Building the Church
Story, Photos and Video by Rajah Bose
A year or so ago I heard the Gonzaga choir sing a Swahili song at the end of a concert. “Kanisa litajengwa” was written in Rwanda as a response to years of violence and despair. It is infectious, even to the most stoic listeners. Sitting quietly in our seats, we couldn’t help but move along as the drums began. It wasn’t the first time I’d enjoyed a choral concert, but it was the first time I left one humming a song in my head.
They emptied from the bus and spilled into the parking lot, a choral army. Not a parking lot as much as a vacant space between buildings, not an army as much as a gaggle of fresh-faced co-eds, blanched from the rapid temperature change between the womb of the air-conditioned bus and the concrete slab where they were standing.
They marched in matching black polo shirts, stitched with Gonzaga choir logos on the pocket. Eyes were straight as they followed the two local teachers through the dirt alley and past the gate topped with razor wire. Inside, a few hundred students gathered in matching blue and white uniforms, peeking from classroom doors around one another into the hallway to check out the visitors.
This was Desepaz, a neighborhood on the outskirts of Cali, Colombia. Desepaz stands for Desarrollo, Seguridad y Paz, or Development, Security, Peace – a neighborhood in rebirth. You could glimpse its history by driving down one of its streets – paved in a constantly settling dust. The community seemed to be living outside their homes – couples conversing on balconies, neighbors gathering around a colorful rolling cart of Raspados (Colombian shaved ice topped with cream), children chasing chickens into alleyways. The streets were alive with sound, and the Gonzaga choir hadn’t been as quiet all week.
In 1992, Cali had been named one of the most violent cities in the world, plagued by high rates of youth violence, domestic violence and child abuse. Desepaz was born of the idea that the only way to overcome these problems was to transform the culture by turning violence into music.
They had been warned about this neighborhood, not from parents or friends back home but from the guides – the locals who have called Cali their home since they were children. “Hold your bags close and look straight ahead. Don’t talk to anyone.”
The precautions appeared intense in what seemed like a friendly neighborhood where kids played in the middle of the street and mothers walked with their children. But it was a safeguard that those who lived through 30 years of government upheaval, guerrilla and paramilitary fighting and drug cartels are slow to let go of. A conditioned response that is still being reconditioned.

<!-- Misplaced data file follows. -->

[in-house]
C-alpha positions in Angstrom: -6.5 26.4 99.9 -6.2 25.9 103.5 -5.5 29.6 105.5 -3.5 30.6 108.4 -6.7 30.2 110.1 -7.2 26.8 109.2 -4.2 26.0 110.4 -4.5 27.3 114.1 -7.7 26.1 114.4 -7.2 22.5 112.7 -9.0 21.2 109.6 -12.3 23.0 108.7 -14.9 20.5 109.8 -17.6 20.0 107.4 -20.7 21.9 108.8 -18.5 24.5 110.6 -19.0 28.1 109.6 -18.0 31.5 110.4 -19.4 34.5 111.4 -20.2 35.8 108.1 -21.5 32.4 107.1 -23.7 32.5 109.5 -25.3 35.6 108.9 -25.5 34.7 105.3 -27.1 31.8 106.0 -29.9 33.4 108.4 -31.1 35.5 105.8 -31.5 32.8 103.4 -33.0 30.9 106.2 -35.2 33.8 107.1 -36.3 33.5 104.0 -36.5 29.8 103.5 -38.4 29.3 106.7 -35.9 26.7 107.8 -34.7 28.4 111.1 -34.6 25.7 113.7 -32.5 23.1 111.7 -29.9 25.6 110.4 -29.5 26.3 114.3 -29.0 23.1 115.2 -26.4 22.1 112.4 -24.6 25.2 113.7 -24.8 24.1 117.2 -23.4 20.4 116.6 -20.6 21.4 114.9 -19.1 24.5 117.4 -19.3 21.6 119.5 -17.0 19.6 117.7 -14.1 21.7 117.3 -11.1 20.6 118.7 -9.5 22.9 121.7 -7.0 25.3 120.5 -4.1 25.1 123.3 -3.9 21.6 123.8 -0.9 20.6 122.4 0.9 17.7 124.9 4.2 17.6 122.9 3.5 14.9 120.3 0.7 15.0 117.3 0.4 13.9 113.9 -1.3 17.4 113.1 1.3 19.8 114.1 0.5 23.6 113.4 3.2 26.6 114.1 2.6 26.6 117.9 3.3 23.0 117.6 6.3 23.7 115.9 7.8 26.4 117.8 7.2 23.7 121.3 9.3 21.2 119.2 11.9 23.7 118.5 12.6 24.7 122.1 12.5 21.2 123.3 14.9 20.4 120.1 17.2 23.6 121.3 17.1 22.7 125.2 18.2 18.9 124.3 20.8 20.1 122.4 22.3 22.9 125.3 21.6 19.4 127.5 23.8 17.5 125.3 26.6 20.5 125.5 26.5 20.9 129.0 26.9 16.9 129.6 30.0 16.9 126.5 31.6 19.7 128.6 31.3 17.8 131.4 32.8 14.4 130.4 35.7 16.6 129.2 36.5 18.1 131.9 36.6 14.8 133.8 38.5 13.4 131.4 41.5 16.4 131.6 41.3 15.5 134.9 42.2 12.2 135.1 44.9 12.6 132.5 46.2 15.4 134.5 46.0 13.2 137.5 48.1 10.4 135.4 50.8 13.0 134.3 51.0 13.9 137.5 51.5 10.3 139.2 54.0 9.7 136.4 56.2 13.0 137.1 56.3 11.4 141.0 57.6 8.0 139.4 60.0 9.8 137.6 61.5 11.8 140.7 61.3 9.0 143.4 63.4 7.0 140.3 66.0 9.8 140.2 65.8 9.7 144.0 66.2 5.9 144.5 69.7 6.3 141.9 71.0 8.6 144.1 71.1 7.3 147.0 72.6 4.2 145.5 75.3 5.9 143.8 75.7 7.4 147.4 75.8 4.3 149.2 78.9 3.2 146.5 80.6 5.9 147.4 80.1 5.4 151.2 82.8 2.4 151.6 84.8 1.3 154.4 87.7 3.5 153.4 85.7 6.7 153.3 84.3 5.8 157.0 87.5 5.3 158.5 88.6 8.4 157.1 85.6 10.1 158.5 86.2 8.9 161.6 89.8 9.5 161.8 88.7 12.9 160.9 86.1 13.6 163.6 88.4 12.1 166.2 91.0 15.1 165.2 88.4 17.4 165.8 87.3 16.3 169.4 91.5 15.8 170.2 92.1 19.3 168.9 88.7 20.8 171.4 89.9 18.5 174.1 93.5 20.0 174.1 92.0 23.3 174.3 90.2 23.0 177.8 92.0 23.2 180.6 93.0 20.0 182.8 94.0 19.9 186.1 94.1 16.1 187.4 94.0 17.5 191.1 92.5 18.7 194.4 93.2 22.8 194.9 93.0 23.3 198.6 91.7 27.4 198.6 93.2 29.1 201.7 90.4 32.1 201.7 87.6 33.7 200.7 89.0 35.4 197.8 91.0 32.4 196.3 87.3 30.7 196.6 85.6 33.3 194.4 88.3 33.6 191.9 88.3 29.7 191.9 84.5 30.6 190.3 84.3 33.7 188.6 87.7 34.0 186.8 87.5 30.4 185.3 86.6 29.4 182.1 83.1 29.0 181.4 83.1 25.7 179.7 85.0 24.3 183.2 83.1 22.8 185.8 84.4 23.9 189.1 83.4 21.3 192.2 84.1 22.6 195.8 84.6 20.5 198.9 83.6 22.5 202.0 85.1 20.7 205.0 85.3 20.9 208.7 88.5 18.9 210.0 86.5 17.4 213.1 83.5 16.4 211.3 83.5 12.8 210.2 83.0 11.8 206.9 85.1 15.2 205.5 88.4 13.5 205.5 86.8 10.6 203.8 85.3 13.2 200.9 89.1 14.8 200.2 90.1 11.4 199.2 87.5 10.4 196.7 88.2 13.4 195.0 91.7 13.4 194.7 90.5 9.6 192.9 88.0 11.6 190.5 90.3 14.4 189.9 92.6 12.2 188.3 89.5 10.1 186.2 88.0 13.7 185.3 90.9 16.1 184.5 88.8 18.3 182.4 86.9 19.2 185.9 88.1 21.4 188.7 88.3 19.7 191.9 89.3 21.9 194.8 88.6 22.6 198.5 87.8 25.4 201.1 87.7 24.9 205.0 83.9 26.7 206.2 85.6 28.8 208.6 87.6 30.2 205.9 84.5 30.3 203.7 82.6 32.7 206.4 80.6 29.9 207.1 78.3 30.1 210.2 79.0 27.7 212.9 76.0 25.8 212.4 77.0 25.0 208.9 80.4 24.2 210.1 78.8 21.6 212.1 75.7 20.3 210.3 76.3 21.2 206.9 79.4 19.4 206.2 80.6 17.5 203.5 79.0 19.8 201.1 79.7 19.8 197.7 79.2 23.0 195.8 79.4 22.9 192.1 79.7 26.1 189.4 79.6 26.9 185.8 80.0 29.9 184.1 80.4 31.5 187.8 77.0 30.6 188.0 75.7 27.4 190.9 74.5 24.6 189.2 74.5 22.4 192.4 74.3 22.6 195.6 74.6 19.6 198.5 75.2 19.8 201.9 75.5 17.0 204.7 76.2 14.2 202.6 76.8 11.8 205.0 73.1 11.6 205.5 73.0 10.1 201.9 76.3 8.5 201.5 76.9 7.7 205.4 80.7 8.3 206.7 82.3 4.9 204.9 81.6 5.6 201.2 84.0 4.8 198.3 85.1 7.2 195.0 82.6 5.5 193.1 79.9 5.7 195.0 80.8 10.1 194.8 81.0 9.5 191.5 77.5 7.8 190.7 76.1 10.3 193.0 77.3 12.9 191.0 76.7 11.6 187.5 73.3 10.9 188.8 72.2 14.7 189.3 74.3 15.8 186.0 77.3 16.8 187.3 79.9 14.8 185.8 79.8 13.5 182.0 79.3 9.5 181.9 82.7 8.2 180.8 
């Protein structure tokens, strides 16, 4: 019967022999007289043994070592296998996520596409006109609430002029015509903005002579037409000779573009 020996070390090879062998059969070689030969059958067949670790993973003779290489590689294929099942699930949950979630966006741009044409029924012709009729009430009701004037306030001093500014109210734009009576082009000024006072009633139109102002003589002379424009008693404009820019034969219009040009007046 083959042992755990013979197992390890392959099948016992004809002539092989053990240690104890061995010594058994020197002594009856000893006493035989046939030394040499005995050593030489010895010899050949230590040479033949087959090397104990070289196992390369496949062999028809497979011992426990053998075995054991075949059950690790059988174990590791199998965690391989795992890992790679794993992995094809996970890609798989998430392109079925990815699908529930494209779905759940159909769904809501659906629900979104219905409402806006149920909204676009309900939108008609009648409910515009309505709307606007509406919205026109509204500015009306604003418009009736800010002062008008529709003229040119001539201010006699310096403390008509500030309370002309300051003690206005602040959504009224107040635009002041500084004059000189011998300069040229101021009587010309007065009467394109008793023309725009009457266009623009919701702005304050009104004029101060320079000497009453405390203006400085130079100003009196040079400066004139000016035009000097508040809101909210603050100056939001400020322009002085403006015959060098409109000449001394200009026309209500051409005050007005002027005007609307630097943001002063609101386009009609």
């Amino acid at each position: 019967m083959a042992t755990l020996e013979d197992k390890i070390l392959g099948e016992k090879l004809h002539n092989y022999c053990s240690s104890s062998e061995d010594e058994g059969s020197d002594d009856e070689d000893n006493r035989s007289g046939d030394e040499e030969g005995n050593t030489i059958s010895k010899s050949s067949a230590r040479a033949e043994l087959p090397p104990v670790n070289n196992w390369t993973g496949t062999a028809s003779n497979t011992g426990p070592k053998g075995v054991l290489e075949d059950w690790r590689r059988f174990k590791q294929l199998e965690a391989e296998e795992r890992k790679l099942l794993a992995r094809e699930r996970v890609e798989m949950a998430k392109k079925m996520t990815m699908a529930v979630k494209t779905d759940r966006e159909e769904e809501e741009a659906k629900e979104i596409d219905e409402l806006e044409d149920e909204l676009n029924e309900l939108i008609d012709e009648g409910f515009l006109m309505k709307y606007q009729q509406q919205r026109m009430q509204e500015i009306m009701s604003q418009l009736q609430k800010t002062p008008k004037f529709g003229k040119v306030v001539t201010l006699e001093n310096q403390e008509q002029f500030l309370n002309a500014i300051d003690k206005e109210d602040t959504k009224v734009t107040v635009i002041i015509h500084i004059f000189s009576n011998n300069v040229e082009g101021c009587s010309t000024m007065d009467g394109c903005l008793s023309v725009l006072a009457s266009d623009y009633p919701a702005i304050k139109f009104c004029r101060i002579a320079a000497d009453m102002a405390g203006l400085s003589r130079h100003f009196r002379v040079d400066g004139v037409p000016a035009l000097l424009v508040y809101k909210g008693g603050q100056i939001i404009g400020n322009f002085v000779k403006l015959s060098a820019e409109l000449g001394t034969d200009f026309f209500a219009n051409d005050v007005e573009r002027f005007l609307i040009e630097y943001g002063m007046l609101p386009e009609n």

In the past decade, the government outlawed militia groups and significantly reduced drug operations, and with it came an opportunity.
The Gonzaga choir, headed by Tim Westerhaus, had spent the last week singing across Colombia, on occasion teamed with the Javeriana University Choir from Bogotá or with the community college choir in the European-themed town of Buga. They listened to the local sounds and sang and danced with a group of folk musicians in an open-air home. They didn’t come with a mission to build houses or to feed people, they had come to share the music.
Who Will Build the Church?
Inside the school where the choirs had gathered, both groups were visually nervous and excited as they prepared to teach each other a song.
At first there was little more than a stolen smile between the groups, but after the choirs had warmed their voices together, the students began to talk. English and Spanish were spoken together in broken sentences, still able to hold wonder.
When the Rwandan community began to rebuild after the genocide they asked, “Kanisa litajengwa,” (“Who will build the Church?”). As the young Desepaz choir began to learn the words to the song, they started to dance as if it were their own. The Gonzaga students who came to teach were suddenly watching and learning. Neither group knew what was being said, but they seemed to understand that the words didn’t matter.
The drums began and set more than a hundred dancers swaying and laughing together. When the two choirs came in with the chorus, there was no space in the building to contain it. The song traveled out into the courtyard, over the razor wire and into the alley. People gathered at the homes on the other side of the fence and from porches, some searched for the source of the music.
When it was time to leave, the young choir gathered around the Gonzaga choir and asked for autographs and addresses so they could write to one another and friend them on Facebook. Together they sang a cappella renditions of American songs and made-up raps to one another in an entanglement of hugs. As the group made its way back through the alleyway the songs were still reverberating.
My mother is fond of saying that the church is not the building but the people. Without them there is no church. It is when we come together, wherever that may be, that the church forms. So Who will build the church may not be a question at all.
The church was there in the Desepaz neighborhood like it was in the Rwandan neighborhoods. It is here in the Logan neighborhood like it was on the bus ride home, quiet again. Our bodies were cooled as we watched the city and we could still hear the singing if we pressed our ears to the window and hummed along.